Image courtesy of Wikimdia CommonsWhen my father was a little boy the tops of bottles were stopped with glass spheres which were enthusiastically collected. These marbles were treasures.
When I checked to make sure I hadn’t dreamt up this anecdote – my father sadly no longer being available to quiz on the matter, I discovered a whole world and fascinating history of marbles.
It is believed that cave people played games of marbles with small pebbles or balls of clay. Ancient Egyptian tombs have disclosed similar clay marbles as have Native American burial grounds and the Aztec pyramids. Examples from Rome and ancient Egypt can be seen at the British Museum and probably other museums around the world. (I’m a Brit, so inclined to be somewhat parochial!)
Marbles may also have been made from wood or flint.
I learned that there are often references to marbles in Roman literature and that it is likely that the Romans introduced marbles to the far-flung countries of their empire. Following this, marbles were made of stone or occasionally real marble. Glass marbles were made in Venice and about 1800 marbles made of china were introduced.
However, when a German glassblower invented ‘marble scissors’ in 1846 the manufacture of marbles accelerated. Marble scissors resembled a pair of sugar tongs with a cup on one arm and a cutting implement on the other. A molten glass rod would be placed in the cup which would be twisted to create the sphere. Shutting the tongs would slice off the rest of the glass. The spheres would then be cooled in water. There was a great variety of colours and patterns. Such marbles were increasingly popular throughout Europe and America.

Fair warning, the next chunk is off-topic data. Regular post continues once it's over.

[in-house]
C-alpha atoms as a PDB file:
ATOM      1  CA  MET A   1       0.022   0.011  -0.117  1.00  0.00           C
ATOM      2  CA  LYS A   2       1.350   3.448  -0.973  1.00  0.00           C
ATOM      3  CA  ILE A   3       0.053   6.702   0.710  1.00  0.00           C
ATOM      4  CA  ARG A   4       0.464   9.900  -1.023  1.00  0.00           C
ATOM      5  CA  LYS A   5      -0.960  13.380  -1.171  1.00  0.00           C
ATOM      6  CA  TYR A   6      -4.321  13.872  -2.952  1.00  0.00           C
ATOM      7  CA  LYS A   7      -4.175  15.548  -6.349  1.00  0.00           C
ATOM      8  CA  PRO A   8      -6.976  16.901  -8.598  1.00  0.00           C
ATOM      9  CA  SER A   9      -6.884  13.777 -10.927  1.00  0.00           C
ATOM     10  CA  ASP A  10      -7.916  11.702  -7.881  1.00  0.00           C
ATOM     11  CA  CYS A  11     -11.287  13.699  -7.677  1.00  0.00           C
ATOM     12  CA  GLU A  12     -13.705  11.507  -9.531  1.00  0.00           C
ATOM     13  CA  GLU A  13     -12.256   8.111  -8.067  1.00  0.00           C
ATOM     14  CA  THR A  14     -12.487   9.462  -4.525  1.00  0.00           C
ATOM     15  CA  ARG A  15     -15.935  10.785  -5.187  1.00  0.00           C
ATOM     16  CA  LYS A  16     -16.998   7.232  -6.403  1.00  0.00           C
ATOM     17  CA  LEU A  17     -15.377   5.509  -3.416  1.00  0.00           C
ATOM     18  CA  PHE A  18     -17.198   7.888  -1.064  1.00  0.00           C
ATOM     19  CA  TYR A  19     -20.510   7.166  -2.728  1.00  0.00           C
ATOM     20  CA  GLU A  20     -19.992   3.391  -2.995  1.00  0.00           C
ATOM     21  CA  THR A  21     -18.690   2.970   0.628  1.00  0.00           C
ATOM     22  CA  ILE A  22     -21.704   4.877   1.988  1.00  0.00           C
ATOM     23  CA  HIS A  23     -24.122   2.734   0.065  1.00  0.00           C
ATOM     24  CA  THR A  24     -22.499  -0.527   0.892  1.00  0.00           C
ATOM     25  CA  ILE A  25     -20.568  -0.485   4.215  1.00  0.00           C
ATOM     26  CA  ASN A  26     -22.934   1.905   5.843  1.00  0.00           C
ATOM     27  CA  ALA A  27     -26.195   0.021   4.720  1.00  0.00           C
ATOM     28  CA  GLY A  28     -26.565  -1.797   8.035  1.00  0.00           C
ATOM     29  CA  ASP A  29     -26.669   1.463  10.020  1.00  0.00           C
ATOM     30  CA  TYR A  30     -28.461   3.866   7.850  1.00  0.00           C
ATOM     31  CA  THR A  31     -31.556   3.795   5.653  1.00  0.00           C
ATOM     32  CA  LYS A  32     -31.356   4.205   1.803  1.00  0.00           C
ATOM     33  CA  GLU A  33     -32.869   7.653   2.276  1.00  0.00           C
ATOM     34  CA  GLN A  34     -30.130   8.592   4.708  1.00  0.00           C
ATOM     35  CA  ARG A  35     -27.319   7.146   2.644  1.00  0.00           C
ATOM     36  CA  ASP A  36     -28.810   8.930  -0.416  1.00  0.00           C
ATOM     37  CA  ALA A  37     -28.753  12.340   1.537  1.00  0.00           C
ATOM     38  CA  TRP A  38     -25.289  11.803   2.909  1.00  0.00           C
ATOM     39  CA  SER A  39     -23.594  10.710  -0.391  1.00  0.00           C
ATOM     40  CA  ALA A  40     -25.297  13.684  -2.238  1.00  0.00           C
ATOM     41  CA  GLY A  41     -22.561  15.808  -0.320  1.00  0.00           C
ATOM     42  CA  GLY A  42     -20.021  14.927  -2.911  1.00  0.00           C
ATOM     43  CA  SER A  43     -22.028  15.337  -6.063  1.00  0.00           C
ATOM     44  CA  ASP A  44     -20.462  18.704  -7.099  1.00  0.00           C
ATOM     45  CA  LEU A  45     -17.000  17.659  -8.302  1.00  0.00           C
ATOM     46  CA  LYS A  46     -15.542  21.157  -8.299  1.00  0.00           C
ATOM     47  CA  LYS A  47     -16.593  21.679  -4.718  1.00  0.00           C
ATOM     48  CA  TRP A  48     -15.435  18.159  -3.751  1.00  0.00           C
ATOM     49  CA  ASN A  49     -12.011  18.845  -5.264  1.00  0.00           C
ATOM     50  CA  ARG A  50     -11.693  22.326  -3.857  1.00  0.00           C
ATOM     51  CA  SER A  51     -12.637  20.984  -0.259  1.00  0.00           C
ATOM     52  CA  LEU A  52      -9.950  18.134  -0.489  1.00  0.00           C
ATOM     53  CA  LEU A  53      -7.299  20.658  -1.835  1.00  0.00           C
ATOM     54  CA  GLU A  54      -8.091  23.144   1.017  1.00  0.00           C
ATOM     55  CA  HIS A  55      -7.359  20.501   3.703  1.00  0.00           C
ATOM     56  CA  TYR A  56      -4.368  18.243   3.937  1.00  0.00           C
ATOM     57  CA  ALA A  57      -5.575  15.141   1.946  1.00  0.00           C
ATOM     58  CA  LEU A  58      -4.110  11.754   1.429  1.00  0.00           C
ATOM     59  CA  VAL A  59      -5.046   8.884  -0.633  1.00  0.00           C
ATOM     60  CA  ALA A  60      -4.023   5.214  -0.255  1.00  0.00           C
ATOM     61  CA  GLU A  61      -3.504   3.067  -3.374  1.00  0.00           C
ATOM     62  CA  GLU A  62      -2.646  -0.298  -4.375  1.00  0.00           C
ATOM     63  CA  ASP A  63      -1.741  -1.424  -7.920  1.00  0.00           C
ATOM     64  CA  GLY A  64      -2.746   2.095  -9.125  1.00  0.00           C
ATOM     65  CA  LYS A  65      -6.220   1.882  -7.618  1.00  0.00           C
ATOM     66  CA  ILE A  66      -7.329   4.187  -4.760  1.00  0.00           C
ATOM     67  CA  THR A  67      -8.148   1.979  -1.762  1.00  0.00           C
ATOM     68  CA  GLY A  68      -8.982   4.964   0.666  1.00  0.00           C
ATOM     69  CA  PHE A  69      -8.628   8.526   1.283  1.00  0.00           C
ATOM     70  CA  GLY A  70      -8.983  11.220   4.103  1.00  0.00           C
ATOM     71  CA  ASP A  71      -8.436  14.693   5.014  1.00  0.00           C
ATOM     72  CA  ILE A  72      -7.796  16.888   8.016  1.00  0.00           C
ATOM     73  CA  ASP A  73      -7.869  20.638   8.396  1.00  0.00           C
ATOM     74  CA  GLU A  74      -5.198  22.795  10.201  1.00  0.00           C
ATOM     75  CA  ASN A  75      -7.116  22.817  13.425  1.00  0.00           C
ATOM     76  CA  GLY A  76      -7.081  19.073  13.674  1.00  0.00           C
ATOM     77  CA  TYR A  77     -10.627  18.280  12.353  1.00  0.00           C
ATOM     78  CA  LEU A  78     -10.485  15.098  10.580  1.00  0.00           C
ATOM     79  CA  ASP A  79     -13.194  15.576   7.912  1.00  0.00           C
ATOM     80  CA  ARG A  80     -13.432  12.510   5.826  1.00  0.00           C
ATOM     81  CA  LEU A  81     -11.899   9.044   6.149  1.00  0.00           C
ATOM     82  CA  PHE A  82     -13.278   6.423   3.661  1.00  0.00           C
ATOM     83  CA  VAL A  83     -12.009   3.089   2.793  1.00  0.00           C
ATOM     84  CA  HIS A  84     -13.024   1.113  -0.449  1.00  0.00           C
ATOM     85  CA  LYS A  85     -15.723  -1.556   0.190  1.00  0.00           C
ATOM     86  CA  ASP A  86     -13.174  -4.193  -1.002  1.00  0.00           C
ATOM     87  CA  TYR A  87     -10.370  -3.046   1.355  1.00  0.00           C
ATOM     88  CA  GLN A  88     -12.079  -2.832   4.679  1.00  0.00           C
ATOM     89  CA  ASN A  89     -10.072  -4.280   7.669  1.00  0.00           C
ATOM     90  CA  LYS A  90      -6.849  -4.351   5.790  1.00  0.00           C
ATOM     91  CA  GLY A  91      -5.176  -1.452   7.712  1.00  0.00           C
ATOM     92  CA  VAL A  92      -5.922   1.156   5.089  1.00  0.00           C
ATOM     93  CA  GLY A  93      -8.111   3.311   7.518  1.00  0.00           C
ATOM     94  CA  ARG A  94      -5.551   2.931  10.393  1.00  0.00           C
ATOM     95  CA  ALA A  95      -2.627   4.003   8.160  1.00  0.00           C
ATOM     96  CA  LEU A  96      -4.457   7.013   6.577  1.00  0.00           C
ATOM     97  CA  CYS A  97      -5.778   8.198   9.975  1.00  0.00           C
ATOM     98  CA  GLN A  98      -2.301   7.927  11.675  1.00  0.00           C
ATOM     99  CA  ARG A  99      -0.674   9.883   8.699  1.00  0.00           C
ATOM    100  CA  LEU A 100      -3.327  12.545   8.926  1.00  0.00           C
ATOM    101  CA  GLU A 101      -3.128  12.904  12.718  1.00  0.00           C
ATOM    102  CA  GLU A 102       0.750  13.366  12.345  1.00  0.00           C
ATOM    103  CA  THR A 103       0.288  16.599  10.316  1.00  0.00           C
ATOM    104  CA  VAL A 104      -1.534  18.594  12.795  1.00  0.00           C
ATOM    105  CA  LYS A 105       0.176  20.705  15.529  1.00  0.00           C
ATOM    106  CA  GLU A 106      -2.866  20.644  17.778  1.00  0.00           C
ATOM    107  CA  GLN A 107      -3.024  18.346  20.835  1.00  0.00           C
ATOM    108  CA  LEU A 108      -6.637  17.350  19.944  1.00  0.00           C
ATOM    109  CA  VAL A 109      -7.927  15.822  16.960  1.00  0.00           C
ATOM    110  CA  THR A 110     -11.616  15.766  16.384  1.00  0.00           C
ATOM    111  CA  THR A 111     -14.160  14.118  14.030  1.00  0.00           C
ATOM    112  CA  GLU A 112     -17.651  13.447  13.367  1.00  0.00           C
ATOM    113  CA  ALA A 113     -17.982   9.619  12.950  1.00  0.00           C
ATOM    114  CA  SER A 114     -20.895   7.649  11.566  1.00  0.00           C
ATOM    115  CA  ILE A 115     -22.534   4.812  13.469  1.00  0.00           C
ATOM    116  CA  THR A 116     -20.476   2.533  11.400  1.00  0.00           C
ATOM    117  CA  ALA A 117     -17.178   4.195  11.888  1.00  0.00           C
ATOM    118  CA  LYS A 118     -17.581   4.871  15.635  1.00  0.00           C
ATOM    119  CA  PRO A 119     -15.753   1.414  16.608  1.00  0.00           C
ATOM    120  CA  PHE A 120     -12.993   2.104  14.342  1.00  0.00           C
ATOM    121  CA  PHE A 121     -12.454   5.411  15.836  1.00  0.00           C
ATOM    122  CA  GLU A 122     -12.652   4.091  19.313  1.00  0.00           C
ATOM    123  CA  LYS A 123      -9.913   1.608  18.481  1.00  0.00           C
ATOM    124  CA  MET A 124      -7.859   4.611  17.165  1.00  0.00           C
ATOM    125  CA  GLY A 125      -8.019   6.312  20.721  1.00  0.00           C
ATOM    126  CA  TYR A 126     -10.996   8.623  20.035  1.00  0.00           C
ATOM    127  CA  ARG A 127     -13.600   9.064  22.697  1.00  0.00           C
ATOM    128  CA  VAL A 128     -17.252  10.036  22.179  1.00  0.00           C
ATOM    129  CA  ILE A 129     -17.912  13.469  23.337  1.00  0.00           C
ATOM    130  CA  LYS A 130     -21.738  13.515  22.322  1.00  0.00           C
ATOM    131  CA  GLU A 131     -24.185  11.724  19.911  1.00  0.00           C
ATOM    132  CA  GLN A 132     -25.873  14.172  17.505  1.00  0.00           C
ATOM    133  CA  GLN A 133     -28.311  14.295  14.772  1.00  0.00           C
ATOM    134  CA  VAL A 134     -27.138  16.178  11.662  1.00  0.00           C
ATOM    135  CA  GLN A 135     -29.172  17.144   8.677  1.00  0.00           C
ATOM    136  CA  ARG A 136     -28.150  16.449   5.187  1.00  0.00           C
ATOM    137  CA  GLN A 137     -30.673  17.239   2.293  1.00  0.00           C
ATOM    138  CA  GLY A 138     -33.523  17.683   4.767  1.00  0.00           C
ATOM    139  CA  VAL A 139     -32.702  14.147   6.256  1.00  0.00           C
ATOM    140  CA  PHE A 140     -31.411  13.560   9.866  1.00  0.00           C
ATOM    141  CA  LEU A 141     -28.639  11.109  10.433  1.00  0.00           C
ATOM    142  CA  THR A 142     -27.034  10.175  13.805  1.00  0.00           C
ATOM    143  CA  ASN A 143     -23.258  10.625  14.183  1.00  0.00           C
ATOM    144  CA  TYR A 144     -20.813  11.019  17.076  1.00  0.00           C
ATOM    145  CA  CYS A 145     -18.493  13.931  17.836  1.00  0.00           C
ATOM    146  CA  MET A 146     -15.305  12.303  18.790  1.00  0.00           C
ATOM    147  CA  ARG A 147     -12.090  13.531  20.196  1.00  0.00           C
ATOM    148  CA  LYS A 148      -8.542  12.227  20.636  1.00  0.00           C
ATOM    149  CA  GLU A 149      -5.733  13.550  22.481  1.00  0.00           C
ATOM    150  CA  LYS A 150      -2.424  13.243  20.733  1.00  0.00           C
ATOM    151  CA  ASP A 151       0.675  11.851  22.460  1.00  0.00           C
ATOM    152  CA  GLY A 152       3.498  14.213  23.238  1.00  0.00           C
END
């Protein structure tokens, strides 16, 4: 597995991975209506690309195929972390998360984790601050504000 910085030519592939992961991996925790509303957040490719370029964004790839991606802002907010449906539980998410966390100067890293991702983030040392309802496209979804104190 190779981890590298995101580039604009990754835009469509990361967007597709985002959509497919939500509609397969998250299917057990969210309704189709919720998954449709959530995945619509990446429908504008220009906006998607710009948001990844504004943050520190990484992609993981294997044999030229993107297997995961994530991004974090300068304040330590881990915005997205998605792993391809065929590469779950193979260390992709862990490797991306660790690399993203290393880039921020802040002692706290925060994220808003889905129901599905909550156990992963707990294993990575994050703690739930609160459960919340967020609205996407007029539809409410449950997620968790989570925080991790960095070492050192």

There are many annual marbles tournaments nationally and internationally but for me marbles remain an entrancing tactile and visual joy. Our children and grandchildren have enjoyed playing and collecting marbles. Who could fail to be fascinated by these kaleidoscopes of colour and perfect form?
Thanks go to Marvellous Denise Nesbitt and her Merry Men and woMen who Meticulously Monitor this weekly Meme. Click here to see more Ms.